But as David discovers from the 1911 census, this is no ordinary boarding house. Grace is running a theatrical boarding house, and her tenants are stars of the thriving music hall scene. David next visits the nearby Tyne and Wear Opera House to meet historian Anne Featherstone, to discuss the trick cyclists, jugglers and other colourful acts who lodged in Grace’s house.
But the lively atmosphere of the boarding house is soon threatened by the arrival of war. In 1914, the local recruiting office is besieged by young men eager to join up. An atmosphere of xenophobia is growing on Tyneside. A day after war is declared, the Aliens Restrictions Act is introduced. This law imposes a host of restrictions on foreign-born people in Britain. And although Grace is English, having married a Romanian she is now classed as ‘foreign’ herself.
The same is true for her eldest daughter Grace Marie, recently married a German man called Paul Wiese. The family are treated with suspicion, which soon turns to violence. Paul’s offices on the quayside in Newcastle are attacked by an anti-German mob, and the couple’s home is pelted with stones. Then Paul is discovered loitering near a temporary internment camp housing ‘enemy aliens’ and found guilty of ‘being found in circumstances of suspicion’. He is sent to Southend to be imprisoned on an internment ship moored off the coast.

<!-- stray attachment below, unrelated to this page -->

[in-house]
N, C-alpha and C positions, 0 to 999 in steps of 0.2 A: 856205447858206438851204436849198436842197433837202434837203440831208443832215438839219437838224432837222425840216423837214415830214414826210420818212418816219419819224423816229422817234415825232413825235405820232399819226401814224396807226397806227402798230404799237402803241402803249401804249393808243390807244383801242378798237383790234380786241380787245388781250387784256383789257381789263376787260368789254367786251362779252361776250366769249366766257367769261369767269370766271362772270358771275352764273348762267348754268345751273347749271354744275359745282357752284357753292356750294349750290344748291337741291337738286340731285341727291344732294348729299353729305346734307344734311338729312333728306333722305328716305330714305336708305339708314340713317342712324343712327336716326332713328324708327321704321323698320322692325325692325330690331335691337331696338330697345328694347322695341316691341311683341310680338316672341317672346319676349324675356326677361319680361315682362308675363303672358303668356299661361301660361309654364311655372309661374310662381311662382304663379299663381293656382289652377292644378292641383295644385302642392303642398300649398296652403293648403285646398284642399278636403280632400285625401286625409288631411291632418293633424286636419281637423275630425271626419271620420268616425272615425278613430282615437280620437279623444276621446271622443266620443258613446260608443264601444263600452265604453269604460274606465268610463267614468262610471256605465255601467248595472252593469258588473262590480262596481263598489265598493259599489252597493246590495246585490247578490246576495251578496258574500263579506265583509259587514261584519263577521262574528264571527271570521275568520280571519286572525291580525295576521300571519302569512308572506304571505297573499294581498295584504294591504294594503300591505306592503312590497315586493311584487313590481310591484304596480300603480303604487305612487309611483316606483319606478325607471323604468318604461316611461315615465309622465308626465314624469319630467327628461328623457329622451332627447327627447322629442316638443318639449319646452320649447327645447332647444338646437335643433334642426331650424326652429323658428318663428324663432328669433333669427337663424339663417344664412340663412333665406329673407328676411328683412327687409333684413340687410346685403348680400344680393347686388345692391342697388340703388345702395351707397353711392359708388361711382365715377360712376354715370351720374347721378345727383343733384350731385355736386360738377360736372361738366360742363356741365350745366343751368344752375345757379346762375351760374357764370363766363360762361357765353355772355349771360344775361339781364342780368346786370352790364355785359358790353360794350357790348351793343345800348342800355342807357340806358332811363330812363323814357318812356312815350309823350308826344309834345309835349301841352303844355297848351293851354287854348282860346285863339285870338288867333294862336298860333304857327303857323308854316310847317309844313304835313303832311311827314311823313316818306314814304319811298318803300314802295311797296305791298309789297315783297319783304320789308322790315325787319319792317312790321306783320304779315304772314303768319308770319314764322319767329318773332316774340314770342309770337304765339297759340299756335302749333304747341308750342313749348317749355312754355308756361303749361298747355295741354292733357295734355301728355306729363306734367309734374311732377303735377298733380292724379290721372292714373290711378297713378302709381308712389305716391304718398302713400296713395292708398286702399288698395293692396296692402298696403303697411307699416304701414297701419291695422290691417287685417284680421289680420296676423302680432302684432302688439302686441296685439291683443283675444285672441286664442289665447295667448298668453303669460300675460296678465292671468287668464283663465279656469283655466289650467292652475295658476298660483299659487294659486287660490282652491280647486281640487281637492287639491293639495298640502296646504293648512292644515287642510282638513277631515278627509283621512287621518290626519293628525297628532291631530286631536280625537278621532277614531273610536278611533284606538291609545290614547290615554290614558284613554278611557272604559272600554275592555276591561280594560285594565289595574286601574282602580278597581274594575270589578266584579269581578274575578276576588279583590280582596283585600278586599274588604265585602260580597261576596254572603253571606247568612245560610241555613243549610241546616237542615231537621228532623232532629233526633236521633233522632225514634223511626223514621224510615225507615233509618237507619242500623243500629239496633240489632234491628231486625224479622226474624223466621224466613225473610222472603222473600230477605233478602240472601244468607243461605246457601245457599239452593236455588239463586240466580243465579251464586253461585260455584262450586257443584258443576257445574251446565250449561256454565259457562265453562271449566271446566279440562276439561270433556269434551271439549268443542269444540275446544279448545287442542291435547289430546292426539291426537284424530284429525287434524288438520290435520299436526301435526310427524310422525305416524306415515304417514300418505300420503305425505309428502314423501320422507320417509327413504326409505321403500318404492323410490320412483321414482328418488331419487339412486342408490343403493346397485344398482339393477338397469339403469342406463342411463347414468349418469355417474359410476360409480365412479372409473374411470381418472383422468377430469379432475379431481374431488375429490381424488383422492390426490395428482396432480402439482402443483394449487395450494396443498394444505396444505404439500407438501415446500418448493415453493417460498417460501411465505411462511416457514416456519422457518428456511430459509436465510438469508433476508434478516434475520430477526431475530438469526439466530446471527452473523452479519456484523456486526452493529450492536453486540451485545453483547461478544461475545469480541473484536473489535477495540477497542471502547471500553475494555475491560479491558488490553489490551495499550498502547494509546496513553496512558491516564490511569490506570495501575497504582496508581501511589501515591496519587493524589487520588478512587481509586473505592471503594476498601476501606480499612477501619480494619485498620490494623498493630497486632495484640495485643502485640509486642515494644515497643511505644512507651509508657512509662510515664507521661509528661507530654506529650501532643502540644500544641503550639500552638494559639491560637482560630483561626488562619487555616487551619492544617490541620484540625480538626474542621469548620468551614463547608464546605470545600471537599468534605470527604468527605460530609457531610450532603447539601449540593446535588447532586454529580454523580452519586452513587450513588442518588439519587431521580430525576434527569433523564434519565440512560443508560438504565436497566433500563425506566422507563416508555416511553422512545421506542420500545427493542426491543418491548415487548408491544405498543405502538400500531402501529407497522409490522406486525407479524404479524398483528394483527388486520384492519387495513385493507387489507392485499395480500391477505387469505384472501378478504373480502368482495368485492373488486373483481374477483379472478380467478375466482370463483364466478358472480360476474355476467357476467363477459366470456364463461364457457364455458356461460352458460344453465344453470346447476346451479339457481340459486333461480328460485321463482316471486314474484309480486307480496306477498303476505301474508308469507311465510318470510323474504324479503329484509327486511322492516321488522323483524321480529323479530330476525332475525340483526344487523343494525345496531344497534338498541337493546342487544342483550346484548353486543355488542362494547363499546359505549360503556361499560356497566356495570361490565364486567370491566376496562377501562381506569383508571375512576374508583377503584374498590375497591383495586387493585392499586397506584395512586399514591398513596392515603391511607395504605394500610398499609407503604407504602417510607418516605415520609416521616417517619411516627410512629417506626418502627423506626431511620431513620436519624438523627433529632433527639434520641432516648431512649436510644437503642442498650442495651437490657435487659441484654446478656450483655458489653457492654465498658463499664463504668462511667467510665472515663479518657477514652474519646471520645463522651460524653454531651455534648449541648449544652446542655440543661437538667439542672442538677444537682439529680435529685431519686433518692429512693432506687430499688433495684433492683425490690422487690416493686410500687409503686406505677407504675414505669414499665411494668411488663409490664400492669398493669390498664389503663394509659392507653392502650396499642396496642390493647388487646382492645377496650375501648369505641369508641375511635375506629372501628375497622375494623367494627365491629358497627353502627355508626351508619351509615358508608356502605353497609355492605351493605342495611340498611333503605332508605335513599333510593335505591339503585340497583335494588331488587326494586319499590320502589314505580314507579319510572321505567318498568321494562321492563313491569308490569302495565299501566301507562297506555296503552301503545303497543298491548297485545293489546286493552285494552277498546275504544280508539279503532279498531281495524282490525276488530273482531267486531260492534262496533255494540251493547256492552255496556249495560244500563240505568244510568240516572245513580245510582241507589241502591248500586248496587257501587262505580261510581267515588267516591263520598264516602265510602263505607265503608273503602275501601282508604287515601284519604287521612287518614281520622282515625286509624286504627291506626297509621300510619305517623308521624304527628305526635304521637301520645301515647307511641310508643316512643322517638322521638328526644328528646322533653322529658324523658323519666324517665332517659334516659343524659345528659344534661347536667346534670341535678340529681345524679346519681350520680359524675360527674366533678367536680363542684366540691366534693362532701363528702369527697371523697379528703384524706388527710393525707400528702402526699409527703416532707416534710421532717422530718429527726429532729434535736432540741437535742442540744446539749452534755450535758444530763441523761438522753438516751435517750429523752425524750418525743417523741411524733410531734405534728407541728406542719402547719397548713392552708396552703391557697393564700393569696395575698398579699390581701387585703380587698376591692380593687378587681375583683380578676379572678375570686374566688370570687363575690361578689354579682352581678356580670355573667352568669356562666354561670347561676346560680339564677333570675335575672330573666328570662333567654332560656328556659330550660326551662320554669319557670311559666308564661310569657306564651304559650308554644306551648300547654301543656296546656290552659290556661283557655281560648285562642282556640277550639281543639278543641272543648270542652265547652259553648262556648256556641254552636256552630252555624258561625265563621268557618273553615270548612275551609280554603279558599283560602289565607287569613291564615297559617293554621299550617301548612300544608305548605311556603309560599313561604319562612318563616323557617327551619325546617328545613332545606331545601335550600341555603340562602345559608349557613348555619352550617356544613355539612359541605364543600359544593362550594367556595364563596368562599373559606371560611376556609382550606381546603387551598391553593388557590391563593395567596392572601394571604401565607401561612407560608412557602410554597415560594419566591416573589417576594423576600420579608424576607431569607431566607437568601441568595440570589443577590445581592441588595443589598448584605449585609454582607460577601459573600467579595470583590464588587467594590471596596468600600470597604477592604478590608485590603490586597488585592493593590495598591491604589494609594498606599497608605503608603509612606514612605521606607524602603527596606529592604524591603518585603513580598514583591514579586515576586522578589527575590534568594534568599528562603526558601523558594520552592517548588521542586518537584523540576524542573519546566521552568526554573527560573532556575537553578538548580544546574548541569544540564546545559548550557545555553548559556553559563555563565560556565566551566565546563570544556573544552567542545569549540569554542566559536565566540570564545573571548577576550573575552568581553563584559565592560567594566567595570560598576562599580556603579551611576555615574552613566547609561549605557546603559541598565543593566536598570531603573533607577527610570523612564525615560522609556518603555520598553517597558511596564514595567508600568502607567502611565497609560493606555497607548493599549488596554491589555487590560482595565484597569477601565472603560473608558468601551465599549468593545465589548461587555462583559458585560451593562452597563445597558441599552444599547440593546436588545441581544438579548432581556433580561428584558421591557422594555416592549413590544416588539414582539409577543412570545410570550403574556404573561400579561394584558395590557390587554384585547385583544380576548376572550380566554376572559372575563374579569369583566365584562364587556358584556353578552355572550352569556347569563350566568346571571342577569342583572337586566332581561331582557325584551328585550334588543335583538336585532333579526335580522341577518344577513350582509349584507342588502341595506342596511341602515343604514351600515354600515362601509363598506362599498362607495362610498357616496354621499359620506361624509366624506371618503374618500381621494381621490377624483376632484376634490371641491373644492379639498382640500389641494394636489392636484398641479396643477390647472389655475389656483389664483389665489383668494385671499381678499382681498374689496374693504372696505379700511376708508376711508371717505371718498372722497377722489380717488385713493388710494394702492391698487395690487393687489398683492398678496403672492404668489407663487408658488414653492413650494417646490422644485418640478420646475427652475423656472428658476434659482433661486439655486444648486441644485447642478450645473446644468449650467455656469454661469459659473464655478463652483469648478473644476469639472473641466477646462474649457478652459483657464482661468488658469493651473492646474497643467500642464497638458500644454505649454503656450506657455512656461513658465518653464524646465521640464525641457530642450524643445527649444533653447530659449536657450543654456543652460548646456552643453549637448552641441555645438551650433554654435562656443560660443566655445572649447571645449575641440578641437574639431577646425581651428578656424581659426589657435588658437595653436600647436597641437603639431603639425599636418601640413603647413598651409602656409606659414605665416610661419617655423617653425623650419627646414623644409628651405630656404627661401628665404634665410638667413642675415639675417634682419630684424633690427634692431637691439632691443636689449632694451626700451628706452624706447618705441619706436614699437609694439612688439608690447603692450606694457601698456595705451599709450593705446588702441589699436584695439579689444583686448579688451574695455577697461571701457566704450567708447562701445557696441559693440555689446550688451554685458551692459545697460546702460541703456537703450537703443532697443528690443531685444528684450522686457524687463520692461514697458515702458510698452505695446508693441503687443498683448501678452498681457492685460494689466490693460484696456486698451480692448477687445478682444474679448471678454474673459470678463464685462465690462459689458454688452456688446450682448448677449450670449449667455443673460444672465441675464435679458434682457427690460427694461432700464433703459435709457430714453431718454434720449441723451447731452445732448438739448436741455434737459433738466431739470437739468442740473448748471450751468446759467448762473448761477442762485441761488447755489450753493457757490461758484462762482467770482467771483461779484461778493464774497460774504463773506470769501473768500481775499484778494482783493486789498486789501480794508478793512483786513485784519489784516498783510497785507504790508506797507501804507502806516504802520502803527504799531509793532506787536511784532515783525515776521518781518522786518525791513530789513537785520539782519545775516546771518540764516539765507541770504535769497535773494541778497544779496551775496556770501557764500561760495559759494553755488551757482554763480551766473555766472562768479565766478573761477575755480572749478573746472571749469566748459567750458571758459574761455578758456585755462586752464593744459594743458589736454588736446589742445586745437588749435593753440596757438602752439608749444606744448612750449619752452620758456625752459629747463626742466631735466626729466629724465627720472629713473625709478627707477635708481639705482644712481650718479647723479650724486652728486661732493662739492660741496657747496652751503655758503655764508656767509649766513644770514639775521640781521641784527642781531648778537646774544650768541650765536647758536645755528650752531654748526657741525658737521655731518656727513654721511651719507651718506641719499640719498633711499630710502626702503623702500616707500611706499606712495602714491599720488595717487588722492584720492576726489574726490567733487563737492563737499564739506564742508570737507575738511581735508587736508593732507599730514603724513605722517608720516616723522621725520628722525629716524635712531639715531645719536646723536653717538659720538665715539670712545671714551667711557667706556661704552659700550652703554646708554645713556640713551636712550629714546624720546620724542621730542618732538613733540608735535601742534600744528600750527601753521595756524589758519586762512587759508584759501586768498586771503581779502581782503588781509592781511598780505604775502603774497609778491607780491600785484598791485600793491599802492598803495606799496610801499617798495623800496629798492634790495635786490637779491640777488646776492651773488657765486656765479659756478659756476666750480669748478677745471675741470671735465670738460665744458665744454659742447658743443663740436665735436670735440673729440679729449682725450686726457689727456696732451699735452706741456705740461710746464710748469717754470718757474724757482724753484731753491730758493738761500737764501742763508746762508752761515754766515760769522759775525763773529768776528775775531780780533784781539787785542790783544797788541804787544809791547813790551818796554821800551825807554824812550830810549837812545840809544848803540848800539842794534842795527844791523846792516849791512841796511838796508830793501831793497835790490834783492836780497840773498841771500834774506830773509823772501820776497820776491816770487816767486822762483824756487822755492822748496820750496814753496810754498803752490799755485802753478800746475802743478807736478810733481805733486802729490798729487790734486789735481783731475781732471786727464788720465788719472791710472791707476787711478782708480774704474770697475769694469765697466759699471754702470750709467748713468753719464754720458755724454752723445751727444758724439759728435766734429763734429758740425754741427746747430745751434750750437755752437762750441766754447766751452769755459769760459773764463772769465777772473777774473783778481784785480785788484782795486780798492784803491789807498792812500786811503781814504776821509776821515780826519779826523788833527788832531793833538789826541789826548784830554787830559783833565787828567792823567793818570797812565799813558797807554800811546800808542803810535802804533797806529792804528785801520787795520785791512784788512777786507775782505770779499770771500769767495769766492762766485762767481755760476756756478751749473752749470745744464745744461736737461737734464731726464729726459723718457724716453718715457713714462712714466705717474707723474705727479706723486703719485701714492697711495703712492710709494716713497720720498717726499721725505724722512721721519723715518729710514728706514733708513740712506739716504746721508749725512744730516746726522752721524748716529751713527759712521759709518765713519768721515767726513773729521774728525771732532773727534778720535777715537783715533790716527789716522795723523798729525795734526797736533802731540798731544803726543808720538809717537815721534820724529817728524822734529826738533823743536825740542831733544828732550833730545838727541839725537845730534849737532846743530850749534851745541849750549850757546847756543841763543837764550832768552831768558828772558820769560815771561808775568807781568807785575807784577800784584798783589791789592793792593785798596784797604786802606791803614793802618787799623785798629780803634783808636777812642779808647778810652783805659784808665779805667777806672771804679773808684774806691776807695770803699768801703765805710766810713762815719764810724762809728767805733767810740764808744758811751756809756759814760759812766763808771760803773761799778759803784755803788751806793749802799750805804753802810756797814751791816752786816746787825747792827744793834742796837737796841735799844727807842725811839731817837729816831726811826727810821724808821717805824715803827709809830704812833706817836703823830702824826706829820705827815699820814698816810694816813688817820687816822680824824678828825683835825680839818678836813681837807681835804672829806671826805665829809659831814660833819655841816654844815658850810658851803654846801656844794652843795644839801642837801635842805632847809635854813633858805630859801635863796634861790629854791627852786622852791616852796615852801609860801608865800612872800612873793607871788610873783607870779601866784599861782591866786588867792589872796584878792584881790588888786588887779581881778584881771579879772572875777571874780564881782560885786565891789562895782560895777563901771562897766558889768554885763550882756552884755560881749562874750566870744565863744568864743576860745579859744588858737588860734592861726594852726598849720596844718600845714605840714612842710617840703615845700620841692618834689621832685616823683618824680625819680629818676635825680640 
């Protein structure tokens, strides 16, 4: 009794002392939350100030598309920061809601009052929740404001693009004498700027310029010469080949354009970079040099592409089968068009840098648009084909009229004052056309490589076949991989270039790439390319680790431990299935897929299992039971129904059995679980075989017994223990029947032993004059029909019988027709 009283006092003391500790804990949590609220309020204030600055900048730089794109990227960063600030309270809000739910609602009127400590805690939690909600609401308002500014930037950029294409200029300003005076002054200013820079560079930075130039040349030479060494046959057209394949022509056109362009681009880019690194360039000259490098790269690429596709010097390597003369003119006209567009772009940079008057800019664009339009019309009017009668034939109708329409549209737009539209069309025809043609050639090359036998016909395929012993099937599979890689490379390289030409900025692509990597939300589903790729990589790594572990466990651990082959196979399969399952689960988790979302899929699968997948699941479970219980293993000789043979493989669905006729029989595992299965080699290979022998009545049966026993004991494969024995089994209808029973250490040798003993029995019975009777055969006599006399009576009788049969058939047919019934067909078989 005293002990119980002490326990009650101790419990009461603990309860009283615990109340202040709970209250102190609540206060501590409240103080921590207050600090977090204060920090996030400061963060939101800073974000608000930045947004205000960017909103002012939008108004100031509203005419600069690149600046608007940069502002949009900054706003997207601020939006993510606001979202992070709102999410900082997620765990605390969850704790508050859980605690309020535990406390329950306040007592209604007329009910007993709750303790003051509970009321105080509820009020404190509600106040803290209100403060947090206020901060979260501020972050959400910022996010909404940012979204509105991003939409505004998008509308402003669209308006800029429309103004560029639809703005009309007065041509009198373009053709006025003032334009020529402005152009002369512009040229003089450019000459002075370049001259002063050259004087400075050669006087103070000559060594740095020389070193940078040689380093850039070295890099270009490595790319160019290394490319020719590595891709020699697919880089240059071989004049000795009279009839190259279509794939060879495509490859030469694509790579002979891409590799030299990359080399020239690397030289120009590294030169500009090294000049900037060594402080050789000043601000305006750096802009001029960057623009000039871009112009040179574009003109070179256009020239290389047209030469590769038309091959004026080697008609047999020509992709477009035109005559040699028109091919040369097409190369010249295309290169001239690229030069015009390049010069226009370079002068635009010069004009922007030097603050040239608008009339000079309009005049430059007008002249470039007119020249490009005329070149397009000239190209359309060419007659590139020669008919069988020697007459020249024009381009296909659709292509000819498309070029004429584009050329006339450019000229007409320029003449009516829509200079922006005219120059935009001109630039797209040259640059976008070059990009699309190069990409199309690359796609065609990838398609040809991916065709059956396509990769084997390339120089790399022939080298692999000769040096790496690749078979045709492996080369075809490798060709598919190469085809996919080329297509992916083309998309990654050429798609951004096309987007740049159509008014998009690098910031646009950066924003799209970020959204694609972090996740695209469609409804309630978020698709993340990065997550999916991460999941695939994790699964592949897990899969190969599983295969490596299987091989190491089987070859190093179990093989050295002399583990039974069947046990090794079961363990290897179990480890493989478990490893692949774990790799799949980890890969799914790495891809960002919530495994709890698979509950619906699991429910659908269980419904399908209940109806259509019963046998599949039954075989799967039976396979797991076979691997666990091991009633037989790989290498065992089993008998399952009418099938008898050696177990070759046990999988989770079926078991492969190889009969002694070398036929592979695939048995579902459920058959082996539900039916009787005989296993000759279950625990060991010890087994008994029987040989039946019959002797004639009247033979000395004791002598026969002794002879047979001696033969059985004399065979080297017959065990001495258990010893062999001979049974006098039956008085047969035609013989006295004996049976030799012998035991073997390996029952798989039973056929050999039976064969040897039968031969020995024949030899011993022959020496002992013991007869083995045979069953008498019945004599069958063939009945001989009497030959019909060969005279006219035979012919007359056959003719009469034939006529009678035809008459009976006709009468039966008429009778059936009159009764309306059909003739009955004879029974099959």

With nowhere else to stay, Grace Marie and her children go to live with Grace Senior in the boarding house in Ravensworth Terrace. To find out more about what happened to Paul on the prison ship, David travels to Southend and meets expert Professor Heather Jones. The conditions on board were insanitary and overcrowded, she explains. In 1915, after a very cold winter, Paul contracted bronchitis and asthma, and died in March of that year. Grace Marie never saw her husband again.